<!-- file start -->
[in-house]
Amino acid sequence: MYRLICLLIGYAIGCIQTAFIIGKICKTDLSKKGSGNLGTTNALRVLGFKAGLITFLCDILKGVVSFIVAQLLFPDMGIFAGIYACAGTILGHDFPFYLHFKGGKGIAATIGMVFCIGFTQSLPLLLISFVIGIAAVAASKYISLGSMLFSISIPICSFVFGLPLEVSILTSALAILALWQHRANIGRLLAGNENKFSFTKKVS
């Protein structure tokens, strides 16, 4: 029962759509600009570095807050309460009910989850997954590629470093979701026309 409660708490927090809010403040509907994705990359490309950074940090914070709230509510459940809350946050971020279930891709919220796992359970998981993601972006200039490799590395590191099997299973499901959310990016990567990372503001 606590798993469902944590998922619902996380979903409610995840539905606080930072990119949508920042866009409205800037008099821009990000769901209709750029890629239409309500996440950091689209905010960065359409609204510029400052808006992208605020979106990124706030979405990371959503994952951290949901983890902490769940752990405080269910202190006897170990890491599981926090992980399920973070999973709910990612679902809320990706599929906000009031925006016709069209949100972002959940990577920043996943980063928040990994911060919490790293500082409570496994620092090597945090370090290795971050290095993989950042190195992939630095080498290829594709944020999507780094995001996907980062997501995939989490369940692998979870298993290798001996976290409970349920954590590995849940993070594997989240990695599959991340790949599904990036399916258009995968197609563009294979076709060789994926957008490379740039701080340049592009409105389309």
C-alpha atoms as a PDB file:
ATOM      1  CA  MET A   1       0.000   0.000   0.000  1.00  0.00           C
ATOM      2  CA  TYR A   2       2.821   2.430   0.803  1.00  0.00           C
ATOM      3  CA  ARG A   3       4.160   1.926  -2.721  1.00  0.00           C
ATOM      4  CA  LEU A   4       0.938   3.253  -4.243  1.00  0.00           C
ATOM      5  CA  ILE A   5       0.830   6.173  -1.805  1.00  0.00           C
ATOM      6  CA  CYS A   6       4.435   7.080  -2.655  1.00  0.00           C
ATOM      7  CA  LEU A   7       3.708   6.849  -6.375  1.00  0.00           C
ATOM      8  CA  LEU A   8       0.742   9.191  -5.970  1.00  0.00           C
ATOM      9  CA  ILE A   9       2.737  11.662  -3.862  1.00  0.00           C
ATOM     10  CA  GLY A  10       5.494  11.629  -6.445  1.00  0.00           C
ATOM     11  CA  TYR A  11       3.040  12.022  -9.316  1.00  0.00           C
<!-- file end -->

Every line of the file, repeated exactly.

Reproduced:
[in-house]
Amino acid sequence: MYRLICLLIGYAIGCIQTAFIIGKICKTDLSKKGSGNLGTTNALRVLGFKAGLITFLCDILKGVVSFIVAQLLFPDMGIFAGIYACAGTILGHDFPFYLHFKGGKGIAATIGMVFCIGFTQSLPLLLISFVIGIAAVAASKYISLGSMLFSISIPICSFVFGLPLEVSILTSALAILALWQHRANIGRLLAGNENKFSFTKKVS
């Protein structure tokens, strides 16, 4: 029962759509600009570095807050309460009910989850997954590629470093979701026309 409660708490927090809010403040509907994705990359490309950074940090914070709230509510459940809350946050971020279930891709919220796992359970998981993601972006200039490799590395590191099997299973499901959310990016990567990372503001 606590798993469902944590998922619902996380979903409610995840539905606080930072990119949508920042866009409205800037008099821009990000769901209709750029890629239409309500996440950091689209905010960065359409609204510029400052808006992208605020979106990124706030979405990371959503994952951290949901983890902490769940752990405080269910202190006897170990890491599981926090992980399920973070999973709910990612679902809320990706599929906000009031925006016709069209949100972002959940990577920043996943980063928040990994911060919490790293500082409570496994620092090597945090370090290795971050290095993989950042190195992939630095080498290829594709944020999507780094995001996907980062997501995939989490369940692998979870298993290798001996976290409970349920954590590995849940993070594997989240990695599959991340790949599904990036399916258009995968197609563009294979076709060789994926957008490379740039701080340049592009409105389309």
C-alpha atoms as a PDB file:
ATOM      1  CA  MET A   1       0.000   0.000   0.000  1.00  0.00           C
ATOM      2  CA  TYR A   2       2.821   2.430   0.803  1.00  0.00           C
ATOM      3  CA  ARG A   3       4.160   1.926  -2.721  1.00  0.00           C
ATOM      4  CA  LEU A   4       0.938   3.253  -4.243  1.00  0.00           C
ATOM      5  CA  ILE A   5       0.830   6.173  -1.805  1.00  0.00           C
ATOM      6  CA  CYS A   6       4.435   7.080  -2.655  1.00  0.00           C
ATOM      7  CA  LEU A   7       3.708   6.849  -6.375  1.00  0.00           C
ATOM      8  CA  LEU A   8       0.742   9.191  -5.970  1.00  0.00           C
ATOM      9  CA  ILE A   9       2.737  11.662  -3.862  1.00  0.00           C
ATOM     10  CA  GLY A  10       5.494  11.629  -6.445  1.00  0.00           C
ATOM     11  CA  TYR A  11       3.040  12.022  -9.316  1.00  0.00           C